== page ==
When our current president was inaugurated for his second term, he tapped Cuban-American poet Richard Blanco (For All of Us, One Today: An Inaugural Poet’s Journey) to read an original poem for the occasion.

For All of Us, One Today is an unusual book, offered up in humility and unfeigned pride. President Obama’s people asked Blanco to submit three entries. One would be selected. He did so. All three are in this slim volume; all are personal, almost embarrassingly so, yet at the same time proudly patriotic. Blanco is celebrating America’s diversity and openness. He represents several minorities at once: He’s a Cuban-American. He’s gay. He’s an engineer by profession. He’s an intellectual.

Having labored in the obscurity that hides most poets, Blanco’s appearance in the inauguration program thrust him, an immigrant’s son, into the public eye. It changed his life. Here he returns the favor, expressing his gratitude in little vignettes like this one:

Arm in arm, I escort my mother down the steps to the Capitol platform. Her story began when she was born in a dirt-floor home in rural Cuba. She sold oranges to pay for schoolbooks and had only one pair of shoes, and now she is a guest of honor seated next to her son on stage with the president of the United States, members of the US Congress and Supreme Court, as well as James Taylor, Kelly Clarkson, and Beyonce.

As I said, with humility and unfeigned pride.

Just Love

At the prompting of a respected friend who laments the decline of American churches and is doing everything he can to stem the tide, I recently read two of Thom and Joani Schultz’s books, their prescriptions for a cure. This creative couple devoted years to working with children and teenagers (eventually founding and directing Group Publishing). In these books they take on decrepit and dying churches with a radical freshness that sometimes left this reviewer gasping for breath—not because they are so wrong but because they are so refreshingly, incautiously right.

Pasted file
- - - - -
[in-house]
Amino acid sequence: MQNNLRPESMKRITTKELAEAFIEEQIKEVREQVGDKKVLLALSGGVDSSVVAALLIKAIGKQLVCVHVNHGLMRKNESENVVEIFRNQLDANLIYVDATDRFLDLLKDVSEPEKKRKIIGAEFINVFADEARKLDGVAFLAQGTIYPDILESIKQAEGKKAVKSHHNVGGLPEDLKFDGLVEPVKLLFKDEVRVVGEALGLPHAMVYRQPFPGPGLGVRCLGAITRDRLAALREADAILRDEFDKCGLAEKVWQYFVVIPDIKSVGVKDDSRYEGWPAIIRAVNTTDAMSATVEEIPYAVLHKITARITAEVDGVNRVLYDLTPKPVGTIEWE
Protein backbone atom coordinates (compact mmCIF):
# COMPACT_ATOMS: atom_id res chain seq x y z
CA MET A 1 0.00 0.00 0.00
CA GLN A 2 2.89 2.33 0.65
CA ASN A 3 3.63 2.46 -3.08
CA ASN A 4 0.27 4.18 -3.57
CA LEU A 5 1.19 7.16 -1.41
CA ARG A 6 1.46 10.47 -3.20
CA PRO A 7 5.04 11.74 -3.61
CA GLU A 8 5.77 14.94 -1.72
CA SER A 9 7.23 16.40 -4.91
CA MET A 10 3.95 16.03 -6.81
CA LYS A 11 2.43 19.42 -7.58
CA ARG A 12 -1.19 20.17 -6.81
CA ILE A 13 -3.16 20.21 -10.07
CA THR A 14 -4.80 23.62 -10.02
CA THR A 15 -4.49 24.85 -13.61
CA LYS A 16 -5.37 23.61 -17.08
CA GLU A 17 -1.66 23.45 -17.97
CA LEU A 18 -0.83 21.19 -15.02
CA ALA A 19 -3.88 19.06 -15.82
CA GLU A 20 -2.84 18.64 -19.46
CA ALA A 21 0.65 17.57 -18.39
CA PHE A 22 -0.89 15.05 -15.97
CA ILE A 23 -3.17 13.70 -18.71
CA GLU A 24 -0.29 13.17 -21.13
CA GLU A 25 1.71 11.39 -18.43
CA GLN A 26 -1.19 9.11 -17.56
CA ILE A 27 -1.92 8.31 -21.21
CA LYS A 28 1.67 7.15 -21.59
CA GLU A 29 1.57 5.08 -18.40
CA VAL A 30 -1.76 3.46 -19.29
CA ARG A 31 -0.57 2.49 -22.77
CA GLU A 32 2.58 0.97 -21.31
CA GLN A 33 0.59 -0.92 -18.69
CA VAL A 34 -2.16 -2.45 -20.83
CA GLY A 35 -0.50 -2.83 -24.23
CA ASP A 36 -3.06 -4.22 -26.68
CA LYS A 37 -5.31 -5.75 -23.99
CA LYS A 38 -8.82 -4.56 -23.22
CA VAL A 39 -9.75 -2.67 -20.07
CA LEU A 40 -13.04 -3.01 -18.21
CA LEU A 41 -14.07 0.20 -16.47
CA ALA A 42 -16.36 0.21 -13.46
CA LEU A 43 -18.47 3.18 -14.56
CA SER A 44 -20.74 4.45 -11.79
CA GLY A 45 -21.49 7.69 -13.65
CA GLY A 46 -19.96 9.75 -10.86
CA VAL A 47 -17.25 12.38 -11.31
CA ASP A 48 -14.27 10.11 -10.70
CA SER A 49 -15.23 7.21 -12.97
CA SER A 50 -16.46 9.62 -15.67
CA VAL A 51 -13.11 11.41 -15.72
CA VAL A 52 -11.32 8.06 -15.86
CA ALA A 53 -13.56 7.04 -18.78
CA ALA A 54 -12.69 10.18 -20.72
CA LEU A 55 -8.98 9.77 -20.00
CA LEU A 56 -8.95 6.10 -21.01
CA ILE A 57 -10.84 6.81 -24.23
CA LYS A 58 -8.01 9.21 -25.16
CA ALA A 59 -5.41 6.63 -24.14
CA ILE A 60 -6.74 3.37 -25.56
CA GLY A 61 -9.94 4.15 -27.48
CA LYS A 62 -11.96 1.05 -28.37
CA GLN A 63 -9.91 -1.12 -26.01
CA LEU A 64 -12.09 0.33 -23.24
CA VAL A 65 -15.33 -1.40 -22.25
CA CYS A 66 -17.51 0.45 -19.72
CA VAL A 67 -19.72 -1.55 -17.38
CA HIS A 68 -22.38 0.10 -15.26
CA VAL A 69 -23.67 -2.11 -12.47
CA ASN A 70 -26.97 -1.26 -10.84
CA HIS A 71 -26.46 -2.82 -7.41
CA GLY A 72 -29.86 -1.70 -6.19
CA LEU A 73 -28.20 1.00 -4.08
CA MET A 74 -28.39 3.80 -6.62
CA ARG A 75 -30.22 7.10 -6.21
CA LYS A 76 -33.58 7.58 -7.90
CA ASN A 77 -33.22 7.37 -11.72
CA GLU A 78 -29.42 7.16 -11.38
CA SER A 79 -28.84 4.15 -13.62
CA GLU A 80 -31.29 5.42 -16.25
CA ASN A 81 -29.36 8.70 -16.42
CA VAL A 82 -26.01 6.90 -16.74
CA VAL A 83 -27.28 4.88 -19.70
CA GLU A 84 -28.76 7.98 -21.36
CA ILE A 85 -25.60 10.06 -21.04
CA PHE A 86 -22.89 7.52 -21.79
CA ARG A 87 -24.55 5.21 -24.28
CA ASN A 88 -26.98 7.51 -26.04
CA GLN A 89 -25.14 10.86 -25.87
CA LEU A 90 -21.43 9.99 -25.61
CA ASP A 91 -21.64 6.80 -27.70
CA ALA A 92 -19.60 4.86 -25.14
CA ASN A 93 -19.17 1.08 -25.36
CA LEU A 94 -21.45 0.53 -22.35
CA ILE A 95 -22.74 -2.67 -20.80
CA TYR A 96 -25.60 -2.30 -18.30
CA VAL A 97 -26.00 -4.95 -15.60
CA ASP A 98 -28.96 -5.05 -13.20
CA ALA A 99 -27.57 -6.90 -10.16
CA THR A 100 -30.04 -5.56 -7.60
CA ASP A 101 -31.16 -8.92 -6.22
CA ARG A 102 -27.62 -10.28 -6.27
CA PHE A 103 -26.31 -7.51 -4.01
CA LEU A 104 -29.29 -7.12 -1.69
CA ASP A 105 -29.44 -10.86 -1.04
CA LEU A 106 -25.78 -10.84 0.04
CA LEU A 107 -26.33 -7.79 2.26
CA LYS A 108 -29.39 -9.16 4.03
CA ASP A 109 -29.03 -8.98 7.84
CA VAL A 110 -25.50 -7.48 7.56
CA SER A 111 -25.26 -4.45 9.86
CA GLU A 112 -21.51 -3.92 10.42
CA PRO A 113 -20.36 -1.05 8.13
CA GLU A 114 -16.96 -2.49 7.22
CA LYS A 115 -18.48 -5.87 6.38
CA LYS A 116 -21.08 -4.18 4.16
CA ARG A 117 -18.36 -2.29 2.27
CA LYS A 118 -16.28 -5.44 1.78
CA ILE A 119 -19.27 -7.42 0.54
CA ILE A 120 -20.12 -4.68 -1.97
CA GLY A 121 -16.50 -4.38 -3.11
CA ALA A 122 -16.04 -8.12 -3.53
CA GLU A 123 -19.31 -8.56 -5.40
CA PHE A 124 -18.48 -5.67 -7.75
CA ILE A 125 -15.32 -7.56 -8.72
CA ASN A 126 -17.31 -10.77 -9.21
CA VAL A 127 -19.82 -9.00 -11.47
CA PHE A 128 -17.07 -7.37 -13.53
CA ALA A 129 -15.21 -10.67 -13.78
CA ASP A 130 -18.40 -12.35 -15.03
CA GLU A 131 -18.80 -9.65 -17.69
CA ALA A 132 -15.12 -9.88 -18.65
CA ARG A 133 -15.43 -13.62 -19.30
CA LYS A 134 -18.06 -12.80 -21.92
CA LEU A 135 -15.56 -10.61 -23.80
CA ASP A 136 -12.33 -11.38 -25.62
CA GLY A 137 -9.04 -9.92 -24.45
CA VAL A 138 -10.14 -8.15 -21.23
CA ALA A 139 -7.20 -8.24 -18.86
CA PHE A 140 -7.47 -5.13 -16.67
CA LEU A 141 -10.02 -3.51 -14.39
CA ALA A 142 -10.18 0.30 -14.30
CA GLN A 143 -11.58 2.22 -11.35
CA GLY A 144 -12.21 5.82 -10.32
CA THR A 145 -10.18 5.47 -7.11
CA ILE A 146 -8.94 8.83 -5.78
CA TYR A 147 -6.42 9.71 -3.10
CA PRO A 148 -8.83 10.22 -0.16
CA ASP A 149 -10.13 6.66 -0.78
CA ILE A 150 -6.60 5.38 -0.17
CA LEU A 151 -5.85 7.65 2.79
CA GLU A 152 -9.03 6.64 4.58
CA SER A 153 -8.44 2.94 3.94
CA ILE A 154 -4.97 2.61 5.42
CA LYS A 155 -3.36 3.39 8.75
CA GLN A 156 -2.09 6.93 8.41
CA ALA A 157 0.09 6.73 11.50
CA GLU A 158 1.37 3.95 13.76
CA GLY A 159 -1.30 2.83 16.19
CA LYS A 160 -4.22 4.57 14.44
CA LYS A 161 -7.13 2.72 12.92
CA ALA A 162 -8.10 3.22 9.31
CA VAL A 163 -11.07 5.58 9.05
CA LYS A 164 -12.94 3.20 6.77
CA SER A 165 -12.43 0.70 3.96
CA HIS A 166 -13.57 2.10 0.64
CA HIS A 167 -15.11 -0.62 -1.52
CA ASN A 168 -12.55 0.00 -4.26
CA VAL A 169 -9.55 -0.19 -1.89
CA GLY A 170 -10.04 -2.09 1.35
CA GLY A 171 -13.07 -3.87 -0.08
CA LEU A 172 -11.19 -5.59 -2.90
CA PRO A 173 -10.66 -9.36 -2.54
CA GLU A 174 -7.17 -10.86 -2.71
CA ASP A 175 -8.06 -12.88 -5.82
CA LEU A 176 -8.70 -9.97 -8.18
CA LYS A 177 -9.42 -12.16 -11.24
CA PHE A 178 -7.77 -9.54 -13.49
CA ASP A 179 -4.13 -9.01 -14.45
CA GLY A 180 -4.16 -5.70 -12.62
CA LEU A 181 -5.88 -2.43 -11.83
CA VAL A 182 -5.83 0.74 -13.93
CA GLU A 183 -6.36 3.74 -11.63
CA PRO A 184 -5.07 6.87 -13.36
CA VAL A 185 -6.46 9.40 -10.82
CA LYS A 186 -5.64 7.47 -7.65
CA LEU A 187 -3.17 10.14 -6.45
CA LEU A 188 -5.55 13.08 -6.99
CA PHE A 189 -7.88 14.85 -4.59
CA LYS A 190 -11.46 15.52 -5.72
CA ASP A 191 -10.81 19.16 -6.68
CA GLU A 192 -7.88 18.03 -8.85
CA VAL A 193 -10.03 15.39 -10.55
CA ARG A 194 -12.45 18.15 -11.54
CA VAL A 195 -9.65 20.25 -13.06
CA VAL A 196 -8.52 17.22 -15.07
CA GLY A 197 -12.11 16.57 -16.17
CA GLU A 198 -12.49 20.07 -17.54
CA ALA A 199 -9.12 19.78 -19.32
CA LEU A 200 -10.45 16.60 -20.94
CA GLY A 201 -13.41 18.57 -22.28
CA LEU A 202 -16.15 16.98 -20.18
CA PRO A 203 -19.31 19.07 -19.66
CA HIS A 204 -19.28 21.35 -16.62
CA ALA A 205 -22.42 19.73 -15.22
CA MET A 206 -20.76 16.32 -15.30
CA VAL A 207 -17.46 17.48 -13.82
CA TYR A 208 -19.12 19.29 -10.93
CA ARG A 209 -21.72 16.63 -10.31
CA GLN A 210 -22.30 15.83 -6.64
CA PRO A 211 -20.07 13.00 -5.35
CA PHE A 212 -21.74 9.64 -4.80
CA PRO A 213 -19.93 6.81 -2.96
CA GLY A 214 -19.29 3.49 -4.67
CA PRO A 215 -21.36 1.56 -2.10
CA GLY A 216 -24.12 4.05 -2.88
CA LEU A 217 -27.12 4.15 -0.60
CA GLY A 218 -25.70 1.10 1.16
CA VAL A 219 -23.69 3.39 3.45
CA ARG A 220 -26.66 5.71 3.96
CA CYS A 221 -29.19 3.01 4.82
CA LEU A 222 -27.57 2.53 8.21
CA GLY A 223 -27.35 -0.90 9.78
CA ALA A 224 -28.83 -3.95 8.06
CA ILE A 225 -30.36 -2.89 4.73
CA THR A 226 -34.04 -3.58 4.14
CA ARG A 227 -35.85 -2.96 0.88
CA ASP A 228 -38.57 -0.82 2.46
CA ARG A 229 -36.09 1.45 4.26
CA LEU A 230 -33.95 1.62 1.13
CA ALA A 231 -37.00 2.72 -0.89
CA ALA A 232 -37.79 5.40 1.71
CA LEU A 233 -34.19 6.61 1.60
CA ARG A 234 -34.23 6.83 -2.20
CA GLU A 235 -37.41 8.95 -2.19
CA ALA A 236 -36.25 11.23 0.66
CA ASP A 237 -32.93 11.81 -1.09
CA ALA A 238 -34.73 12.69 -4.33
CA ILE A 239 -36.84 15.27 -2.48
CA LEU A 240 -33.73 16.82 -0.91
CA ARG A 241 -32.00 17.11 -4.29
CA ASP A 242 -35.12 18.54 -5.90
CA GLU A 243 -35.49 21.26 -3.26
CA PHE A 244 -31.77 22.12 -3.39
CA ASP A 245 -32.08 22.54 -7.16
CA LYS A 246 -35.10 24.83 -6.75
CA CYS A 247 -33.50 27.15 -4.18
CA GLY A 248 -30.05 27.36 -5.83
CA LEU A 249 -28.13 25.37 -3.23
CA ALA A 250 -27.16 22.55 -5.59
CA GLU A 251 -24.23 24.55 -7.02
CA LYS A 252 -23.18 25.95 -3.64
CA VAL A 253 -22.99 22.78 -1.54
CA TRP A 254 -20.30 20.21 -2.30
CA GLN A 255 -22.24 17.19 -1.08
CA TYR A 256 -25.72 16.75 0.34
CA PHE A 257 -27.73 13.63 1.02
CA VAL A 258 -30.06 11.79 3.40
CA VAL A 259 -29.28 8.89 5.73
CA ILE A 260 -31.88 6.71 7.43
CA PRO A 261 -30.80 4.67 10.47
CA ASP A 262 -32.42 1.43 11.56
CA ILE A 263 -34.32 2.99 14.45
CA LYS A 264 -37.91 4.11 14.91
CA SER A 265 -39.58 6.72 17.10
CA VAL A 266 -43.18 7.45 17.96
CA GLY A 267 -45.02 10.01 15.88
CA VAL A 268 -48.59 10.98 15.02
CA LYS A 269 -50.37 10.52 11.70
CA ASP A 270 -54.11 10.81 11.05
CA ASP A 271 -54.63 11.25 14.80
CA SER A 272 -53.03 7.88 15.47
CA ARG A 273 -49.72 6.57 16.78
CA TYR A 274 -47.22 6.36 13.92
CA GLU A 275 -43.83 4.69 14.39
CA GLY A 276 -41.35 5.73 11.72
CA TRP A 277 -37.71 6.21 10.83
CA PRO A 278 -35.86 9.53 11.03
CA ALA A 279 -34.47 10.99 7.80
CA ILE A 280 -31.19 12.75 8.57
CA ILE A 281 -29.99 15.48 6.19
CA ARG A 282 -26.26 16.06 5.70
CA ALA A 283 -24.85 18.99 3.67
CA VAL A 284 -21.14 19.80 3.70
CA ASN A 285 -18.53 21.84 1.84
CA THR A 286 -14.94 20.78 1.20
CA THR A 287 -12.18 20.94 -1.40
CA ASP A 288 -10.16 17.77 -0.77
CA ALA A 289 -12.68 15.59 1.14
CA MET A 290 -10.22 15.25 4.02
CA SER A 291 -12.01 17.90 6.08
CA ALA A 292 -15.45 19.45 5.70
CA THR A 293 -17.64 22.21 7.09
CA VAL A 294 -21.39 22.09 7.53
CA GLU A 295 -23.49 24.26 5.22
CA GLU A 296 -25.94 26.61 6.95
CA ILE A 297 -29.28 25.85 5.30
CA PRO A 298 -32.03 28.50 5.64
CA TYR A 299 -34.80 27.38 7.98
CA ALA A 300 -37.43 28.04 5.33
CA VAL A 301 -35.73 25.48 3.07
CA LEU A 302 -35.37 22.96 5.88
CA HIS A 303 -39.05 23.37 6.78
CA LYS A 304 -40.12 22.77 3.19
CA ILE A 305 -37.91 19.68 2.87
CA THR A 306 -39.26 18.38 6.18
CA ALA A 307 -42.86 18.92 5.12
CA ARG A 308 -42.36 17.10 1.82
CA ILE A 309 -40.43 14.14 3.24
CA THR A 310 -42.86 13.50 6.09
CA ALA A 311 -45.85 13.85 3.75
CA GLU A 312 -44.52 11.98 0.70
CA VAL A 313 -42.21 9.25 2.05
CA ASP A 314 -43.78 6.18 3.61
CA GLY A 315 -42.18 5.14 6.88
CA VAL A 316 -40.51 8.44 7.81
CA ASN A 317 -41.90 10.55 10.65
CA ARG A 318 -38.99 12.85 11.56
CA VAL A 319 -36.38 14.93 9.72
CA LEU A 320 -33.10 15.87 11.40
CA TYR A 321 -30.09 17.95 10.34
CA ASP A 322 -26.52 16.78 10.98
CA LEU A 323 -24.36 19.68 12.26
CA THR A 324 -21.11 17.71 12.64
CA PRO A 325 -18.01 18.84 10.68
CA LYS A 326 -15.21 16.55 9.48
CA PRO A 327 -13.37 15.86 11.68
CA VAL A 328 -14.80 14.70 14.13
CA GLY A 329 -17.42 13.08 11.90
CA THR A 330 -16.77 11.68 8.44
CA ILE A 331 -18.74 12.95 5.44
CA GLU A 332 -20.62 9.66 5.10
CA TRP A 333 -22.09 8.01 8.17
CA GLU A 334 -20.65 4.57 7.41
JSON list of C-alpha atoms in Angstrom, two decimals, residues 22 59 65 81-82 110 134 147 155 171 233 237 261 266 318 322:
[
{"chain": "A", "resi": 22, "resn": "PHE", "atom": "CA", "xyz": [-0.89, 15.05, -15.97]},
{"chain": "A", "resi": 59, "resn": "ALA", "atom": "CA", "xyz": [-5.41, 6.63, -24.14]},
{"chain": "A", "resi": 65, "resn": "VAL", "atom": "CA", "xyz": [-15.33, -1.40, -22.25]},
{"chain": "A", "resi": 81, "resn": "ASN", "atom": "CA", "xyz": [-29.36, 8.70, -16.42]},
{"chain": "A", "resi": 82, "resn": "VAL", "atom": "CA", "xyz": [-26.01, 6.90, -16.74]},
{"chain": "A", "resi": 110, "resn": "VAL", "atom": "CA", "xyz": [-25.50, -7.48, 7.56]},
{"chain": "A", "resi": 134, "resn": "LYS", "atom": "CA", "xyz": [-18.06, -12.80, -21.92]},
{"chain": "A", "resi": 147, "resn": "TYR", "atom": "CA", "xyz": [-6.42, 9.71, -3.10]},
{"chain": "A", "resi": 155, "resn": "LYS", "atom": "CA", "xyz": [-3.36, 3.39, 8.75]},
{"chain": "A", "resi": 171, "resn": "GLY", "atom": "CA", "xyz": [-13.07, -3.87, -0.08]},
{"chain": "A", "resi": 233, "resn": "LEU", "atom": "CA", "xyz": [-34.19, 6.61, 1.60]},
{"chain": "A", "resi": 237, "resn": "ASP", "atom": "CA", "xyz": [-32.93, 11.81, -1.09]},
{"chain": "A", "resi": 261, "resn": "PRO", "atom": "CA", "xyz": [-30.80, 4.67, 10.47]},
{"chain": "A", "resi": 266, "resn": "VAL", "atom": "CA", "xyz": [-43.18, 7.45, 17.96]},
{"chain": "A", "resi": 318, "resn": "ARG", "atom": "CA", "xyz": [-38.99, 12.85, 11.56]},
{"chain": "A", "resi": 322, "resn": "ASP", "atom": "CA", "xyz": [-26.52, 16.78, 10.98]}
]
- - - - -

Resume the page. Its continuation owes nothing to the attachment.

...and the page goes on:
The titles exaggerate. Why Nobody Wants to Go to Church Anymore and Why Nobody Wants to Be Around Christians Anymore. It’s just not true that nobody wants to attend church and nobody wants to hang out with us Christians. It is true, however, that fewer and fewer people want to do either. So what should we do?

We should learn to love, the authors announce, not exactly originally. Not just “talk about it” love, either, but sacrificing, selfless, thinking-of-them-instead-of-about-us love. Love that isn’t satisfied with churches doing “business as usual,” because that usual business isn’t really loving. It’s self-protective, self-serving, ego-driven, seeker-rejecting routine.

Harsh words, but their hope is to shake us out of our lethargy before it’s too late. As I write this review I am serving as ad interim pastor of a large, successful church. It is apparent, however, that without substantial and sometimes painful adjustments, this church won’t remain either large or successful. The good news is that the leaders are aware and are taking steps to guarantee that love, real love, will permeate the congregation’s culture, even if that means—and it does—that some of our most cherished practices need to be scrapped.

They can pick up some good ideas for reform from Thom and Joani’s books. The Schultzes repeat themselves, but their principles bear repeating. You’ll quickly discover the authors aren’t much interested in rearranging church structures or revising the bylaws. They aren’t even interested in refreshing Sunday morning worship with a bigger band and strobe lights and fog machines.

They are interested in how each of us Christians can express personal love for others in an accepting, loving community that introduces people to Jesus and helps them become better acquainted.

That’s all.

LeRoy Lawson serves as international consultant with CMF International.